Fergus McCreadie: ‘I love playing folk as much as I love playing jazz’

    The Scottish pianist talks about his nature-inspired album and the wonderful effect of lethal viruses on practice

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    Fergus McCreadie. Photo by Dave Stapleton

    So devastating has been the damage wreaked by Covid-19 and so horrifying the death toll that it seems almost in bad taste to lament its impact on the career development of a jazz musician. But, still, one can’t help feeling sorry for young Scottish pianist Fergus McCreadie, whose music elegantly fuses jazz with folk and whose career was just taking off when his progress was stymied by the pandemic.

    “I’m not going to lie, the timing was very irritating,” he admits. “We’d just been signed to Edition Records and the gigs were really starting to pick up and then Covid hit and obviously then we had no gigs. That was frustrating.”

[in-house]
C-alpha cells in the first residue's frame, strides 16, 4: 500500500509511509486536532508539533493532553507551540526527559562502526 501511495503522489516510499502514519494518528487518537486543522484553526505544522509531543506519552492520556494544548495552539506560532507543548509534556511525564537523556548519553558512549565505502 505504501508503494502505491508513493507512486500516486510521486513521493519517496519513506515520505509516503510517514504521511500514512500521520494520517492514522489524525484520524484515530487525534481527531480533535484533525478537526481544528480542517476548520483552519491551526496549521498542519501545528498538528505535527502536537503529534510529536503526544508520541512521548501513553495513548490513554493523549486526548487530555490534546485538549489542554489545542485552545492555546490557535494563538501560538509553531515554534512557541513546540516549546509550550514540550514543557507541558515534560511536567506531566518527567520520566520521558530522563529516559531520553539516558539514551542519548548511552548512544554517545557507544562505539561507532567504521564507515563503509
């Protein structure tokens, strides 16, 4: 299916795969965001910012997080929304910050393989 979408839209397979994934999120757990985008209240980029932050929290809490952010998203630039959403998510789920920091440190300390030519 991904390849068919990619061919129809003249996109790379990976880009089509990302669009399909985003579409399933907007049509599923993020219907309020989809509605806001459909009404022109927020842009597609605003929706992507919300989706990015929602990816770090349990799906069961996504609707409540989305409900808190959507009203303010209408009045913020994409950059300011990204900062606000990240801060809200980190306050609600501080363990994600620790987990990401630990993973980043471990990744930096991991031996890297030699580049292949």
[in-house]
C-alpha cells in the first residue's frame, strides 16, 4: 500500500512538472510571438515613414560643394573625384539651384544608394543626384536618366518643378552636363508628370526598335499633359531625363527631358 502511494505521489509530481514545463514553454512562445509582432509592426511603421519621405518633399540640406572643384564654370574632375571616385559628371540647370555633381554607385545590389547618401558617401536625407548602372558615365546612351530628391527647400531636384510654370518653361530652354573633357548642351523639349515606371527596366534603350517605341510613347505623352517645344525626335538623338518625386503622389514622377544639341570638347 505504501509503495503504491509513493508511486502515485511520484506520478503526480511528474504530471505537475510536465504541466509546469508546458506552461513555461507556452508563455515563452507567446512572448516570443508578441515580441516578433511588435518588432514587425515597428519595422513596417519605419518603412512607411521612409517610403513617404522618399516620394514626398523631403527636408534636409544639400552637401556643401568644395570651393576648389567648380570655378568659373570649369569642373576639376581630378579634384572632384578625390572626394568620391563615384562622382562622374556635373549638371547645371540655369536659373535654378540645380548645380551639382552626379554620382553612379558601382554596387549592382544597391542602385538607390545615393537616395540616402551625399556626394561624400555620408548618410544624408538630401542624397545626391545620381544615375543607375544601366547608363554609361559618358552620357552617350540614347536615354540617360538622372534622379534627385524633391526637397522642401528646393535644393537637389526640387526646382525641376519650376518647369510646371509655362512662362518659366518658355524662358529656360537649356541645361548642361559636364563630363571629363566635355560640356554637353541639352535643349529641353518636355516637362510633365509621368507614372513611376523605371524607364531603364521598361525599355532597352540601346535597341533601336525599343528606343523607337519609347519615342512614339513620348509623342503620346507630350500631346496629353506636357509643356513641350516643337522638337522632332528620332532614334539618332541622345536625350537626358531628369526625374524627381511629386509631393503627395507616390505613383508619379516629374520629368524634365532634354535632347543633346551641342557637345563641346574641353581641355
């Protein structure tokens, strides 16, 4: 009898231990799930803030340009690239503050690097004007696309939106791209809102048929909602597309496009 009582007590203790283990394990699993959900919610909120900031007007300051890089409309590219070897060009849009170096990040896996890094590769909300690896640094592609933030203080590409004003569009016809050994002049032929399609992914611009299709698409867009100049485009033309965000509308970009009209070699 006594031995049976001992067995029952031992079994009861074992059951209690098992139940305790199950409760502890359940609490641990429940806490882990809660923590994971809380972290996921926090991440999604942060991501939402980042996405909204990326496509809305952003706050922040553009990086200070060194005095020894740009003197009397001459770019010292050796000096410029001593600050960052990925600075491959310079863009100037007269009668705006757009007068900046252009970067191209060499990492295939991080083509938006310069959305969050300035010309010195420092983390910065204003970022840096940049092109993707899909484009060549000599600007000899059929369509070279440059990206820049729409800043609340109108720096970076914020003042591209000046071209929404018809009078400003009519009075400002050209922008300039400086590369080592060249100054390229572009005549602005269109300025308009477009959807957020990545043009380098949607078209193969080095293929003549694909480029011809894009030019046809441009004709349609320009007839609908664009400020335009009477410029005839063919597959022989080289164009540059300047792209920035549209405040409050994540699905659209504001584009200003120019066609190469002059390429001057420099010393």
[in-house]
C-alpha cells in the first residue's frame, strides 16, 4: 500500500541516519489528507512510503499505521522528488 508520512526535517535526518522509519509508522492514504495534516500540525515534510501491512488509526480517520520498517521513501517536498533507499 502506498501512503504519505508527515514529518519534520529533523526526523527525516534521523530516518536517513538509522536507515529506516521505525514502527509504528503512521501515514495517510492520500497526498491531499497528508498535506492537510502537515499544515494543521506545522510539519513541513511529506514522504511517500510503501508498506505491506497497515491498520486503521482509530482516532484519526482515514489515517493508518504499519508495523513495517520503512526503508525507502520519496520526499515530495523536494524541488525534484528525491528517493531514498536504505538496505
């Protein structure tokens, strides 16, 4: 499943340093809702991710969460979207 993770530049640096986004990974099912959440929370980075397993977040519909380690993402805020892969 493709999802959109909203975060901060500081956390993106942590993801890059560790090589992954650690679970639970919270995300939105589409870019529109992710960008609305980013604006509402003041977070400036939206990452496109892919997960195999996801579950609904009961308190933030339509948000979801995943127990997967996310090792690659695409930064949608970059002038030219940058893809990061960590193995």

McCreadie remained positive, however. “You have to make the most of things and I didn’t let it get me down. I thought, ‘Well, what are the things I’ve always wanted to do?’ One of them was hill-climbing which I [subsequently] did a lot. And one of them was to practise a lot which I hadn’t been able to do since I’d graduated from college and even in college I was gigging so much that I didn’t necessarily have the time. So I fell into practising as much as possible. Getting to work more on my playing was a blessing and now I’m happier with it than I’ve ever been.”

    The break from gigging also benefited McCreadie’s third album, Forest Floor, which he recorded, like his earlier albums, with David Bowden (bass) and Stephen Henderson (drums). “It had been so long since we’d played together because of the way the world was so it was nice to spend that week or two rehearsing and getting the stuff together.”

    All the compositions are McCreadie originals. “What was really nice was that I wrote all the tunes and then taught them to David and Steven by ear, in rehearsals. They learned the tunes with me so they became like our compositions rather than just mine. Maybe I’ll dictate the chord sequence or the structure or the tempo but even that can be flexible and a lot of the stuff they do, they come up with themselves. That’s nicer than me completely dictating what they do.”